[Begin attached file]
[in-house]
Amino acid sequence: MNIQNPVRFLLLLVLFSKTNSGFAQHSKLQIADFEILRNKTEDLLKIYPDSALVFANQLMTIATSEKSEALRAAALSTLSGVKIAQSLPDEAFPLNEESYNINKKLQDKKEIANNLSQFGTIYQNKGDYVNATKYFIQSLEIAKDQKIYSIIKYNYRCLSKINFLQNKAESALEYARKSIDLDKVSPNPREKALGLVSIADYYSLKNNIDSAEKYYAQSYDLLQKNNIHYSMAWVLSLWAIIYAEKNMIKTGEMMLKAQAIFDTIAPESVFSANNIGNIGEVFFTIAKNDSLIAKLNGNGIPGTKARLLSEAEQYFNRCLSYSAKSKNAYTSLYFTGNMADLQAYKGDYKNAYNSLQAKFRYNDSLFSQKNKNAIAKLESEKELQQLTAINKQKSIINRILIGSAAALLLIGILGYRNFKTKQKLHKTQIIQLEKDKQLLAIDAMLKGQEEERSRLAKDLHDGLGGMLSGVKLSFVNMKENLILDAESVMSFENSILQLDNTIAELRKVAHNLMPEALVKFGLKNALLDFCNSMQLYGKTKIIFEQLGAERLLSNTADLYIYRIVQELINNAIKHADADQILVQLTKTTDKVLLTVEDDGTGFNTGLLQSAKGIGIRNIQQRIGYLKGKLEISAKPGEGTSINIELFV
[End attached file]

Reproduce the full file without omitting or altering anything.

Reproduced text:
[in-house]
Amino acid sequence: MNIQNPVRFLLLLVLFSKTNSGFAQHSKLQIADFEILRNKTEDLLKIYPDSALVFANQLMTIATSEKSEALRAAALSTLSGVKIAQSLPDEAFPLNEESYNINKKLQDKKEIANNLSQFGTIYQNKGDYVNATKYFIQSLEIAKDQKIYSIIKYNYRCLSKINFLQNKAESALEYARKSIDLDKVSPNPREKALGLVSIADYYSLKNNIDSAEKYYAQSYDLLQKNNIHYSMAWVLSLWAIIYAEKNMIKTGEMMLKAQAIFDTIAPESVFSANNIGNIGEVFFTIAKNDSLIAKLNGNGIPGTKARLLSEAEQYFNRCLSYSAKSKNAYTSLYFTGNMADLQAYKGDYKNAYNSLQAKFRYNDSLFSQKNKNAIAKLESEKELQQLTAINKQKSIINRILIGSAAALLLIGILGYRNFKTKQKLHKTQIIQLEKDKQLLAIDAMLKGQEEERSRLAKDLHDGLGGMLSGVKLSFVNMKENLILDAESVMSFENSILQLDNTIAELRKVAHNLMPEALVKFGLKNALLDFCNSMQLYGKTKIIFEQLGAERLLSNTADLYIYRIVQELINNAIKHADADQILVQLTKTTDKVLLTVEDDGTGFNTGLLQSAKGIGIRNIQQRIGYLKGKLEISAKPGEGTSINIELFV